NEB&W Guide to North Troy/Lansingburgh, NY

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Troy Table of Contents
NEB&W Layout Table of Contents


  • Lansingburgh was originally a separate city, but later (Jan. 1901) annexed by Troy. It was founded about 30 before years before Troy (around 1760), by Abraham Jacob Lansing. It is often called North Troy, although residents refer to it as the "Burgh".

  • We are modeling three distinct (and widely spaced) prototypes in North Troy. The first was just north of Hoosic Street, by Jay Street, a cluster of three industries, Troy Feed & Seed, Armour, and Wilson Grocery. The second is the 101st Street covered bridge leading up to Oakwood Cemetery. The third was the Lansingburgh B&M depot and coal dealer at 114th Street (12 blocks north of 101st Street.)
    What might be confusing to others (we've learn to accept it years ago) is that opposite side of the three industries near Hoosic St., we are modeling the northern end of the Rutland, VT yard.

  • The B&M abandoned this line in 1971.


We are modeling the three industries just north of Jay Street in North Troy, Troy Feed & Seed, the Armour Meat Packing Plant, and Wilson's Wholesale Grocery (the later two buildings still stand, although not with these industries, and of course, with no rail service, since the B&M ripped out this section years ago).

At 101st Street, the road crossed the tracks and led up to Oakwood Cemetery. A wood truss bridge was built over the tracks (supposedly one of only two such bridges over tracks. It was sheathed with a wood covering, and then probably around 1900, given a layer of corrugated metal to keep locomotive exhaust from setting the bridge on fire.

Oakwood Cemetery was a pretty ritzy place, (people were dying to get in there!) and the portals of the bridge were done in half-timber Queen Anne shingle style. The sides were neglected, and the metal siding allowed to rust, providing quite a contrast between the sides and the ends. The bridge was set on fire by vandals in the late '60's.

We are also squeezing in the B&M's Lansingburgh station at 114th Street and the little coal dealer on the opposite side.

Near Hoosick Street

  • The three industries just north of Hoosic.

Troy Feed & Supply

  • Troy Feed & Supply, c. 1972. (This facility has since been torn down and is now the site for an on-ramp for the Collar City Bridge.)
(For years and years, I've been calling this "Troy Feed & Seed", despite having even modeled the sign on the building which proudly proclaims it was "Supply". Am I an idiot or what?)
According to the D&H's 1951 Traffic Report, TF&S got 24 carloads in and shipped out none for the entire year - on average two cars a month. The B&M and even perhaps the NYC possibly shipped additional cars in.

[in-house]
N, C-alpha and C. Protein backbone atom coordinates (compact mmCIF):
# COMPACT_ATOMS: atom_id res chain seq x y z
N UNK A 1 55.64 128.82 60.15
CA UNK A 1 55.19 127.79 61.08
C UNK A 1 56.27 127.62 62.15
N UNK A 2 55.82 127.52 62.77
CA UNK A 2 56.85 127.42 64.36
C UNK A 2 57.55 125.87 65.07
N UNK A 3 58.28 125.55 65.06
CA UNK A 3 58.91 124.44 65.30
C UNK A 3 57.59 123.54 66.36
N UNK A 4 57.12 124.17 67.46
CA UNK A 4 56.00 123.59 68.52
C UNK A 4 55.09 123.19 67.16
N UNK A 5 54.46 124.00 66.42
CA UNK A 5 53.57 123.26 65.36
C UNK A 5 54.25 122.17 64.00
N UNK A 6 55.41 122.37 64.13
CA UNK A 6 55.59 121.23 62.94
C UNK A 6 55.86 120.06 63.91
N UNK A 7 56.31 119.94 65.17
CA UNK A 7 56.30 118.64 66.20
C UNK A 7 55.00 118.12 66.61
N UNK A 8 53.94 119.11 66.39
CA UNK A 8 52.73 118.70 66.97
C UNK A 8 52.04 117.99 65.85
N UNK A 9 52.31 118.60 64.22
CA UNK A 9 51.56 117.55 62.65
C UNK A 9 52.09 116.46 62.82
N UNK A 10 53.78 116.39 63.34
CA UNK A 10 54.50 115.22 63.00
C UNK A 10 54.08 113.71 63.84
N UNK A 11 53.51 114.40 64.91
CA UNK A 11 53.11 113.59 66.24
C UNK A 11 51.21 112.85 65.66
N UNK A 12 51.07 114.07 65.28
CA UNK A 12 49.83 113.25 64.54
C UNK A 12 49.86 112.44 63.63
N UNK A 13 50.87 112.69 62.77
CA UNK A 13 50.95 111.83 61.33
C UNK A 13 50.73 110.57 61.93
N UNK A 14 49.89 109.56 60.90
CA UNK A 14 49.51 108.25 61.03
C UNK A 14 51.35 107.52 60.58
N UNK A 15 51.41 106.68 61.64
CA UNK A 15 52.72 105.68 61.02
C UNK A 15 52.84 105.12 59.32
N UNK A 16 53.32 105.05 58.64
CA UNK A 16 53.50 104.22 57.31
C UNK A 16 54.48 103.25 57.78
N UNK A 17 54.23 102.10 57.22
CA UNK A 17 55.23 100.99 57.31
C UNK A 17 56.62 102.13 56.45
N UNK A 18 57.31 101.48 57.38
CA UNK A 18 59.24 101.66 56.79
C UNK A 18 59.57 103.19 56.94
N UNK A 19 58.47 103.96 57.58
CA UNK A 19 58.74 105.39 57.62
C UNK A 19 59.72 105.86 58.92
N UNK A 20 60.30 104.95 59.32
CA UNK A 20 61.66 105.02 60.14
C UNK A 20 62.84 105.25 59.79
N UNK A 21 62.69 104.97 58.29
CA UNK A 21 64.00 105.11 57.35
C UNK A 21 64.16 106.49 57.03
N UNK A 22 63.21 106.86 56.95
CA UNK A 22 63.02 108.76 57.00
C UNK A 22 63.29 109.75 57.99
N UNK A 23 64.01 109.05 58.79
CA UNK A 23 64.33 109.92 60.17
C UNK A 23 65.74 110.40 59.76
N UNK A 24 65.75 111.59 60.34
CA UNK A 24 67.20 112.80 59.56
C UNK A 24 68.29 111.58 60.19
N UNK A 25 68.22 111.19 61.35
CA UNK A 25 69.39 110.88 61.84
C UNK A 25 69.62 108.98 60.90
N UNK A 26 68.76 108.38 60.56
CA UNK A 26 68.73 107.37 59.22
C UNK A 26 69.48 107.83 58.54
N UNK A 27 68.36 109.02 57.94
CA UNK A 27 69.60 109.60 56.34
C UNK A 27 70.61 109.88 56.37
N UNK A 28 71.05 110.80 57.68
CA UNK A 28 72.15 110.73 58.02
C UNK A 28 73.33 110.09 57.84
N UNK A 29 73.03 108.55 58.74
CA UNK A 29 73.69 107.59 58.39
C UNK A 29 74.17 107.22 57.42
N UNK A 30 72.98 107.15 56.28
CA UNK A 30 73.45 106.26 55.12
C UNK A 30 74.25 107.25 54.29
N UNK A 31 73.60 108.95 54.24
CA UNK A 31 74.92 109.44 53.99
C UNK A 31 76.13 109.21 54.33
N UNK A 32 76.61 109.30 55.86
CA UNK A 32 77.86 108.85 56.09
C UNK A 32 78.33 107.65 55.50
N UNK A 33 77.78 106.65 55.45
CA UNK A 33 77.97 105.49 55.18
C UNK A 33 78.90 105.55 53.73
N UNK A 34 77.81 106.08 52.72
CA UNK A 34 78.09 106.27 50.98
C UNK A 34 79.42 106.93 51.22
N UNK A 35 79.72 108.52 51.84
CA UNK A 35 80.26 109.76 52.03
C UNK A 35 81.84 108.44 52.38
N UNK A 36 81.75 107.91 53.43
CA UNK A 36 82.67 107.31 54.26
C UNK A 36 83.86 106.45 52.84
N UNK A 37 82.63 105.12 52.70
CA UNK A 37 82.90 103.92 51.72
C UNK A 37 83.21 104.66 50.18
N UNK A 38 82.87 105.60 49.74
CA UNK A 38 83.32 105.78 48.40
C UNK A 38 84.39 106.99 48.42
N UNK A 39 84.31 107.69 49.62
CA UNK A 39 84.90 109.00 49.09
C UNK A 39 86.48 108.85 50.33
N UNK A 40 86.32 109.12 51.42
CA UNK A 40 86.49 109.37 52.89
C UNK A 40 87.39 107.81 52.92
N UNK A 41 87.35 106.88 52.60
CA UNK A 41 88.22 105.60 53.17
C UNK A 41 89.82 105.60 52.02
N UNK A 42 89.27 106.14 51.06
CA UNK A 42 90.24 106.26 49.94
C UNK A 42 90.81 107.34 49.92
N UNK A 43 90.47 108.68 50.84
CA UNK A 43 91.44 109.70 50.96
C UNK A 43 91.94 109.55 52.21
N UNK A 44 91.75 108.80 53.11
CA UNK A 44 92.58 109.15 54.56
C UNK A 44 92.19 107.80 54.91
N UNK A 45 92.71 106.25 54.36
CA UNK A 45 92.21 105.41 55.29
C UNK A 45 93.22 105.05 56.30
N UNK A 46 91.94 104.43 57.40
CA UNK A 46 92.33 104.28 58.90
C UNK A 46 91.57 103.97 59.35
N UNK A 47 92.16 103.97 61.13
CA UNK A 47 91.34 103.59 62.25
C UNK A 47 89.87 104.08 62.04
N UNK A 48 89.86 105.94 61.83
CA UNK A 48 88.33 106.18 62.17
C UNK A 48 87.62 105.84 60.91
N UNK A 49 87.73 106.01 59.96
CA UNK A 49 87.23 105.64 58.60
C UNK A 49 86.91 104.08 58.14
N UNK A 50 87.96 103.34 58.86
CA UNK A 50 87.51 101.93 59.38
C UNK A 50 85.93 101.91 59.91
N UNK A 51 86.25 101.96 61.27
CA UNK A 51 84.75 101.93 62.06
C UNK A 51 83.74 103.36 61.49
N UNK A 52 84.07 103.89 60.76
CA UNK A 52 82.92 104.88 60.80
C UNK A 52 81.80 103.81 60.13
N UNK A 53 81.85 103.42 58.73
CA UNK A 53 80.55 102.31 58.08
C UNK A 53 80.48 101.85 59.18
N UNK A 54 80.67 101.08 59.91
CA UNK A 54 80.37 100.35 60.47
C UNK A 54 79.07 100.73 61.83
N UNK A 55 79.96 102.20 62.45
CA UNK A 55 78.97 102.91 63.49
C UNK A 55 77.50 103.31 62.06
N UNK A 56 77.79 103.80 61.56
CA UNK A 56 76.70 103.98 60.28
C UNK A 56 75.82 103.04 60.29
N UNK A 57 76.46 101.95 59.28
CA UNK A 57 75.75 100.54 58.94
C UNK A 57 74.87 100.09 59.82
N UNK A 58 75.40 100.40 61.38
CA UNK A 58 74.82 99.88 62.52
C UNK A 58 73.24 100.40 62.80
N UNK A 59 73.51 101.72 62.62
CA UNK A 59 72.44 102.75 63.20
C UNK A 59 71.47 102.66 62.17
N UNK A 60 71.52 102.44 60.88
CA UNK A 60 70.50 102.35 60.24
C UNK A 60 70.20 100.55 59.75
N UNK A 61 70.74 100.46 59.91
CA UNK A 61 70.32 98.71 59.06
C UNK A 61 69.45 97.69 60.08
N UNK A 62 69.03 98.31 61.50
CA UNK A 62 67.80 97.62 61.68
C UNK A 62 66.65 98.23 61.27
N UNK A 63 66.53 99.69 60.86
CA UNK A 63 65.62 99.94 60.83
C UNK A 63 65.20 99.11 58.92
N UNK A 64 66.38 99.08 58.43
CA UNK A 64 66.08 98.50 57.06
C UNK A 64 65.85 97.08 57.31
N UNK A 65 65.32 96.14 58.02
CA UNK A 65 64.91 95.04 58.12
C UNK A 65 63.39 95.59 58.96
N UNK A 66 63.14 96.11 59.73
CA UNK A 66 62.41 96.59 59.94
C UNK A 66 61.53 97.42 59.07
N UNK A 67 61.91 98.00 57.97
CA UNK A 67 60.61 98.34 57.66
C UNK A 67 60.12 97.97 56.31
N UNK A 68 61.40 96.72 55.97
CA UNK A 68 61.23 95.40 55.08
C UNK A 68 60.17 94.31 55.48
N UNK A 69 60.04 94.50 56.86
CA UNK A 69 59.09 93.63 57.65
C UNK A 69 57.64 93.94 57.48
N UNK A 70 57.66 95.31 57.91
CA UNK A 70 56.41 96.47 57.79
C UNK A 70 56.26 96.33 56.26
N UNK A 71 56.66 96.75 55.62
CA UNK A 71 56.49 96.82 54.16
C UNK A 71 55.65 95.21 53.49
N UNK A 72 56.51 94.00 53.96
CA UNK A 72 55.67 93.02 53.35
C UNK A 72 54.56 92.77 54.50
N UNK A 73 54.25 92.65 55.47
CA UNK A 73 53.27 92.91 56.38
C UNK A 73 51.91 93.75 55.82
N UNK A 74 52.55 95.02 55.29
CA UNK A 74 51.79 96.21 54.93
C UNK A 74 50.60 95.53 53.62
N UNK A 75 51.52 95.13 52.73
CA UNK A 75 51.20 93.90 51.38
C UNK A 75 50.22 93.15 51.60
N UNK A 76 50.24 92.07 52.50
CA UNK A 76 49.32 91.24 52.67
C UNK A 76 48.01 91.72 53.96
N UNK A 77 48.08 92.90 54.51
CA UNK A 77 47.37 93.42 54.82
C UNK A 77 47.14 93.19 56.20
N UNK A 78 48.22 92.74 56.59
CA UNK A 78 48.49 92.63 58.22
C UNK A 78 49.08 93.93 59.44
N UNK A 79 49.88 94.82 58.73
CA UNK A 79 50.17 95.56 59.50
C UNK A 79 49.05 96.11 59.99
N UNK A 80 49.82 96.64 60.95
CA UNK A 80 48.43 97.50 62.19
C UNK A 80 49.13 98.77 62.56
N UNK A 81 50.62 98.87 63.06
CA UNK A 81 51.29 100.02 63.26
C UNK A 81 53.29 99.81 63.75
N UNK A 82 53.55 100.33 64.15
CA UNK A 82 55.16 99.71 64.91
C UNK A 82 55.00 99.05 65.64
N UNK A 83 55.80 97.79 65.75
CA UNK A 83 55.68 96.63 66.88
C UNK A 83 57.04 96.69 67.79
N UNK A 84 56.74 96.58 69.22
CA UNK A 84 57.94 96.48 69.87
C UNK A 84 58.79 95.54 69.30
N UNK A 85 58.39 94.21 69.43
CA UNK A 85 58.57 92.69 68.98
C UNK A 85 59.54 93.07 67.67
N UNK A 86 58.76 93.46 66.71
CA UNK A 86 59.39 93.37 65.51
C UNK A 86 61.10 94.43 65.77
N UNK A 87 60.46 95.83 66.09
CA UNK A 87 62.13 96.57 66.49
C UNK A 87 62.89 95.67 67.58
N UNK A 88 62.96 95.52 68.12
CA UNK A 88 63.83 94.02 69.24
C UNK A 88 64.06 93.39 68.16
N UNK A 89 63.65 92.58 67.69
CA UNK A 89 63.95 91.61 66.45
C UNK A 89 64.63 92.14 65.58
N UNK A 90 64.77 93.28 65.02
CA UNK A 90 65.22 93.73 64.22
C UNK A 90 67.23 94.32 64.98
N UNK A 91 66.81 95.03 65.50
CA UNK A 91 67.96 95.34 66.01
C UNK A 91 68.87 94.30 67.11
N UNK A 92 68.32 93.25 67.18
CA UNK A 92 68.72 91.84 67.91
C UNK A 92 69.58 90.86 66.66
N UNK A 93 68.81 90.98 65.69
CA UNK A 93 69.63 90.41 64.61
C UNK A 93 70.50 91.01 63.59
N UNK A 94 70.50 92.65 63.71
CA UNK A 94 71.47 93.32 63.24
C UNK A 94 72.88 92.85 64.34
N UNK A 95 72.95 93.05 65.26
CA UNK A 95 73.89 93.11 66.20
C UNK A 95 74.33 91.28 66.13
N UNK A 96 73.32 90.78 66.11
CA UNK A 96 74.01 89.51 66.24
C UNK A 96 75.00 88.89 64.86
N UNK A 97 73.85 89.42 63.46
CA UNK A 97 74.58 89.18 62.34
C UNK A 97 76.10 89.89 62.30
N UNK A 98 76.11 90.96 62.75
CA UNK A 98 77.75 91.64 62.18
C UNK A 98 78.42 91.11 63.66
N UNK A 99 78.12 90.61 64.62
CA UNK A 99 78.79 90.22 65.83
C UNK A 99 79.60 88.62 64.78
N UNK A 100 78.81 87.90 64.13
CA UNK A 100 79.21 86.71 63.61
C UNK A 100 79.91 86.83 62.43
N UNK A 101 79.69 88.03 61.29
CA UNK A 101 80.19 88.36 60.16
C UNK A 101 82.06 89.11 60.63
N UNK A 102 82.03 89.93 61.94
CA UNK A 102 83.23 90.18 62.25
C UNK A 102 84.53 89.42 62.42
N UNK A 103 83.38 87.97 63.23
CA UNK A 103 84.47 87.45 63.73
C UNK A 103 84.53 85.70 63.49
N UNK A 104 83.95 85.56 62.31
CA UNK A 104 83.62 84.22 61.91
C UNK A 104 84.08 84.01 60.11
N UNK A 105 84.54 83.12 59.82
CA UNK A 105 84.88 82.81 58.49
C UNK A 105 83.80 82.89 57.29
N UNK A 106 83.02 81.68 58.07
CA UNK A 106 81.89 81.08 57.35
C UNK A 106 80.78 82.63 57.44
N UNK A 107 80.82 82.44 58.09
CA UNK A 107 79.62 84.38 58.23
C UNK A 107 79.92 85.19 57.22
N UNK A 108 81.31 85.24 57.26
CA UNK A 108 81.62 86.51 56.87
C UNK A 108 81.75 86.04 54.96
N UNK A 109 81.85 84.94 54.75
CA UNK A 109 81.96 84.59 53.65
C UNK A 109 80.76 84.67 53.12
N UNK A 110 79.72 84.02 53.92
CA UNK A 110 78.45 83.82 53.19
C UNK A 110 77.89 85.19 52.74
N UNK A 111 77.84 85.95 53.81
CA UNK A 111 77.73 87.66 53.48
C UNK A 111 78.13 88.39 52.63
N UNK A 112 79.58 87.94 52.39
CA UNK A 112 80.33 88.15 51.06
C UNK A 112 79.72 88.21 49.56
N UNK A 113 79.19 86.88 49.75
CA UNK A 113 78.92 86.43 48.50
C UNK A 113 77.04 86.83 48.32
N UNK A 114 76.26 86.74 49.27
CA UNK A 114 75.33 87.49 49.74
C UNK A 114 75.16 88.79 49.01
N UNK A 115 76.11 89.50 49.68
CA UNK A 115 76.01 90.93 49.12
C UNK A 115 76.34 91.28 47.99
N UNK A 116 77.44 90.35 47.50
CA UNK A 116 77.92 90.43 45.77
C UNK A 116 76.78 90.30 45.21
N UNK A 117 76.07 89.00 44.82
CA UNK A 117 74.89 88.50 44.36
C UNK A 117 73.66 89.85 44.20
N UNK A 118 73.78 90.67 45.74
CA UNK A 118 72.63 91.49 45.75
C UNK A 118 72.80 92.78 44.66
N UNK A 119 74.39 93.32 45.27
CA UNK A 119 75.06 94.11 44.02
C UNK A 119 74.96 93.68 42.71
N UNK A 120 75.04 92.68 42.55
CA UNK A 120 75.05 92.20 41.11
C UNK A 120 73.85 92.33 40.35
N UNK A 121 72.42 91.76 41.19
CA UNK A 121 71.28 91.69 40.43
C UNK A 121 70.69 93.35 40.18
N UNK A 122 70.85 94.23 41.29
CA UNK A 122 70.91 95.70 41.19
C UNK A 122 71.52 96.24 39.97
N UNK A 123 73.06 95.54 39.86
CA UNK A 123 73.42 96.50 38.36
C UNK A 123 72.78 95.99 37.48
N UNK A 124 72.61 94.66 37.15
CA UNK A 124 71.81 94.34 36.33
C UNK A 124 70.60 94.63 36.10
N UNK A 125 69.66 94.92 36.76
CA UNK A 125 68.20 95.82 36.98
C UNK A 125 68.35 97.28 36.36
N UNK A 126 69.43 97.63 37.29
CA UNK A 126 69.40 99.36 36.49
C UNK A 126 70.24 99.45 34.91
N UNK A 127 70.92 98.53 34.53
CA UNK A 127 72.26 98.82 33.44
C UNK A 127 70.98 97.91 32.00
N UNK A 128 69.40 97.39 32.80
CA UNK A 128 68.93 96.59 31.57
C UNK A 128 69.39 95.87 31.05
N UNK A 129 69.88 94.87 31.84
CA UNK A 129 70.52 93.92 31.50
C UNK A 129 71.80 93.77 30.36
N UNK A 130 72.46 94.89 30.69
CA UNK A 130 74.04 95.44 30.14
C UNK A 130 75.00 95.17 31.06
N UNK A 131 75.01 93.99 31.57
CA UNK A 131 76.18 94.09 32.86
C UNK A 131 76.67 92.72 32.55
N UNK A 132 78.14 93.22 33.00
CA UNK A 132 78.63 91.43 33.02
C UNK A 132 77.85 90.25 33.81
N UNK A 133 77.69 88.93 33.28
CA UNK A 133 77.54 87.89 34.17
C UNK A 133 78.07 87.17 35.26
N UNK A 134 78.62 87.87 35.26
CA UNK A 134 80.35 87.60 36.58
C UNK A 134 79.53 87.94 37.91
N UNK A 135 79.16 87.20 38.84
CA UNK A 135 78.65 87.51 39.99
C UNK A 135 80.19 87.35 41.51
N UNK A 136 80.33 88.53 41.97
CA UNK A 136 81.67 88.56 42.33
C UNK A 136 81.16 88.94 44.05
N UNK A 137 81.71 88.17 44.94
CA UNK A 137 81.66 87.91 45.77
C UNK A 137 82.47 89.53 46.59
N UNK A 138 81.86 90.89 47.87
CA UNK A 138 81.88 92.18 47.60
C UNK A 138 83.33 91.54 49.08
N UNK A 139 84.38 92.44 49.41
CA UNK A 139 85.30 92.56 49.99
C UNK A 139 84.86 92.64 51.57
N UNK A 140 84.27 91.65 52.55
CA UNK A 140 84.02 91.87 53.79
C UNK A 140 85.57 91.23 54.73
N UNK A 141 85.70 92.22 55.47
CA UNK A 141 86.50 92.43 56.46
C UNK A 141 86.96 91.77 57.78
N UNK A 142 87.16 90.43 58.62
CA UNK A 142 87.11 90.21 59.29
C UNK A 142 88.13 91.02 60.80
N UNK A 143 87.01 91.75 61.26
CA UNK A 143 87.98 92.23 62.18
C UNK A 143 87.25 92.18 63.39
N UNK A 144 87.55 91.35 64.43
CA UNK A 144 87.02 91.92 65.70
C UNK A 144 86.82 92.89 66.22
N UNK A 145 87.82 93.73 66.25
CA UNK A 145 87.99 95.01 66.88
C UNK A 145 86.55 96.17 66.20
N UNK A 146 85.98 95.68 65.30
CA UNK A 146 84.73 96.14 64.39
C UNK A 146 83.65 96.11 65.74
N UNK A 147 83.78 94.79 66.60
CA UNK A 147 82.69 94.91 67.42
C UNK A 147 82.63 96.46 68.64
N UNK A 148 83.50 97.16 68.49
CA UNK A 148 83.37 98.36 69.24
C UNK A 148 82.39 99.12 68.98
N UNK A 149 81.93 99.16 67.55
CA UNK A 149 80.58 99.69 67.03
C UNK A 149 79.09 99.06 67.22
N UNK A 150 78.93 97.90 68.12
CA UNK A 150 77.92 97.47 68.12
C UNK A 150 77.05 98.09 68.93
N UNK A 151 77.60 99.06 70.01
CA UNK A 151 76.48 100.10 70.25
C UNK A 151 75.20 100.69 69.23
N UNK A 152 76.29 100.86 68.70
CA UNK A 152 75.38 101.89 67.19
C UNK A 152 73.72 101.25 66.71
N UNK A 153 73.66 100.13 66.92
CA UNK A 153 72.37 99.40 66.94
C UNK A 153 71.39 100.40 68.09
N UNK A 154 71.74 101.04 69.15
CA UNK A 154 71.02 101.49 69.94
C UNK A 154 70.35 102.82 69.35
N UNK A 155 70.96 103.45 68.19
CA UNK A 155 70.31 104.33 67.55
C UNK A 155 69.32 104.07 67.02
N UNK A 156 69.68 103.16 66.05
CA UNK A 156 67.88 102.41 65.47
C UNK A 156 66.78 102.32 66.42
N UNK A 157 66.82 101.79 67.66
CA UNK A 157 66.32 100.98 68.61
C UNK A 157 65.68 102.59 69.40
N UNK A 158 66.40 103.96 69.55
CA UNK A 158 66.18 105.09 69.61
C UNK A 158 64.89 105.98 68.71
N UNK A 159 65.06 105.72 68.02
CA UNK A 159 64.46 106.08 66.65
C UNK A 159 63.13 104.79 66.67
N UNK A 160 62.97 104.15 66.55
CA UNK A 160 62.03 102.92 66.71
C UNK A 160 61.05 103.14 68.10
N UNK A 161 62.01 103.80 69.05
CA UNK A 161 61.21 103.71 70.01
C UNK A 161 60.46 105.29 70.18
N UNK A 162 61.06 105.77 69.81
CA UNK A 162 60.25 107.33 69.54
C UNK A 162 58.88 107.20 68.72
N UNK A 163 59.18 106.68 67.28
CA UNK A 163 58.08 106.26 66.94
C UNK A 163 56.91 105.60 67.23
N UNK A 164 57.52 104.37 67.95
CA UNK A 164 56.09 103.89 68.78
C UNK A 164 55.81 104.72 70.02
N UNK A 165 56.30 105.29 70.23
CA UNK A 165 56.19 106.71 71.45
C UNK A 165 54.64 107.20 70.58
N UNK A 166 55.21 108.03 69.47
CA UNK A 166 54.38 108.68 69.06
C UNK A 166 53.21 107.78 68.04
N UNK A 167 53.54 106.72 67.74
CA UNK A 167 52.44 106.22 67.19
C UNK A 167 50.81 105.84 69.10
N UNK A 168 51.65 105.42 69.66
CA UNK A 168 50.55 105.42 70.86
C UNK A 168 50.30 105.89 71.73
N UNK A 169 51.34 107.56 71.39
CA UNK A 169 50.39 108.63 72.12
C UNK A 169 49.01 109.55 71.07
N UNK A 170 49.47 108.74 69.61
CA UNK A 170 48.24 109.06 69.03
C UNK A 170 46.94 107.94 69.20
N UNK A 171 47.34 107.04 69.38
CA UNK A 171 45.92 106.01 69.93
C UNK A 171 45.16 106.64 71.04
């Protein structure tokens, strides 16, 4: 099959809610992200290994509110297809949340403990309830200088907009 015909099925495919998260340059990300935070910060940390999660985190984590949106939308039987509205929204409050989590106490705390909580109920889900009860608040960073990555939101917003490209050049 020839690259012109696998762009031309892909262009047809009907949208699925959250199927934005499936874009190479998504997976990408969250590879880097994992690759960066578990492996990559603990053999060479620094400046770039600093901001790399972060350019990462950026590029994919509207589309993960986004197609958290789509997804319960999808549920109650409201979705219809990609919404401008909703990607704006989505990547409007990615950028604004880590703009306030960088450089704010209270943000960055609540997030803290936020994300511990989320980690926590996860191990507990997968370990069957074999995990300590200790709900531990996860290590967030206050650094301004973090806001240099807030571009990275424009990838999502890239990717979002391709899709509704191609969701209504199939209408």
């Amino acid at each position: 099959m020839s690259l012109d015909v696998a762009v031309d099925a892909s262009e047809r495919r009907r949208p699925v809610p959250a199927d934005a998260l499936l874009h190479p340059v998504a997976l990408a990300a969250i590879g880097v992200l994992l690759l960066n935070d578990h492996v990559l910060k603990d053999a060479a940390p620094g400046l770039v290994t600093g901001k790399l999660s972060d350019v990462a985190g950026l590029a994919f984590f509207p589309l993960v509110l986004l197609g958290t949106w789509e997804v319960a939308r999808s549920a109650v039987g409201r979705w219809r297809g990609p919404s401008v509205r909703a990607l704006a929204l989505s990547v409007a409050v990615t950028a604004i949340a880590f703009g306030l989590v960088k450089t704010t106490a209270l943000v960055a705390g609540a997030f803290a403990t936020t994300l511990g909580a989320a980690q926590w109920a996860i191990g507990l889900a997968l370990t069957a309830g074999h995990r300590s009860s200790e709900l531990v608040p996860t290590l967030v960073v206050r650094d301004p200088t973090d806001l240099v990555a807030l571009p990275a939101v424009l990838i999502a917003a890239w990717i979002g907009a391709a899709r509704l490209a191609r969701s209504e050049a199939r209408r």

Our Model

Armour Meat Packing

  • Next to the feed store was an Armour meat packing plant. From what I've been able to track in the City Directories, the facility wasn't there in 1914, but was in 1915. (No evidence the plant was built earlier as a different company and taken over by Armour, it was apparently Armour from the get-go.) In 1965, they were listed as a wholesale operation, with no mention of any retail business. They were still there in '66, gone by '67.
    This building is still standing, greatly modified.
According to the D&H's 1951 Traffic Report, Armour got 142 carloads in and shipped out none for the entire year - on average not quite one car every two days. The B&M and even perhaps the NYC possibly shipped additional cars in.
When I started modeling this facility, the question became how did they load up trucks? The front looks like a storefront and hardly conducive to having workings hauling slabs of meat out to the concrete dock. The south side was close to Troy Feed & Supply, there was room for an alley at most, not a driveway to allow trucks to turn and back up to any door. (The door in the end photo was clearly cut in by the time of the photo in the 1980's.)
Tom Amrine had suggested the front was modified for retail operation, apparently a plumbing supply place and a small store front added in place of loading doors. But what I've been able to find, the 1972 photos show the building pretty much as it was as the Armour plant (except for the windows having been boarded up). There was nothing in there since it closed in '67 and thus no reason to have been modified, and the weathering and paint doesn't show as new enough for any post-Armour modifications.
So it looks like it did have a sort of storefront. (Whatever I fit into the opening on the model will be lightly glued in case we ever get better info.)


  • On the layout.

Wilson Wholesale Groceries

  • The third building in this trio from north Troy was Wilson Wholesale Groceries. It, too, is still standing, although not a grocery wholesaler anymore.
According to the D&H's 1951 Traffic Report, Wilson got 6 carloads in and shipped out none for the entire year - on average one car every other month. The B&M and even perhaps the NYC possibly shipped additional cars in.

101st Street

  • There was a covered bridge over the tracks at 101st St. See this section.

114th Street

  • We are modeled the B&M's depot and the coal dealer at 114th St. See this section for more info.

On The Layout

  • Originally, the scene curved so the track could run across the aisle and under the main at State Line. When we tried to make the layout a public attraction, we wanted to eliminate the duck-under to get into the Green Island/Cohoes area.

  • Progress on the layout.

  • Redoing the layout to add the long retaining wall just south of the covered bridge.

  • Progress as of Nov. 15th, '08, as cleaned up for the operating session.

  • Even more progress.

  • Panoramic view of the entire north end.

Lansingburgh/North Troy Not Modeled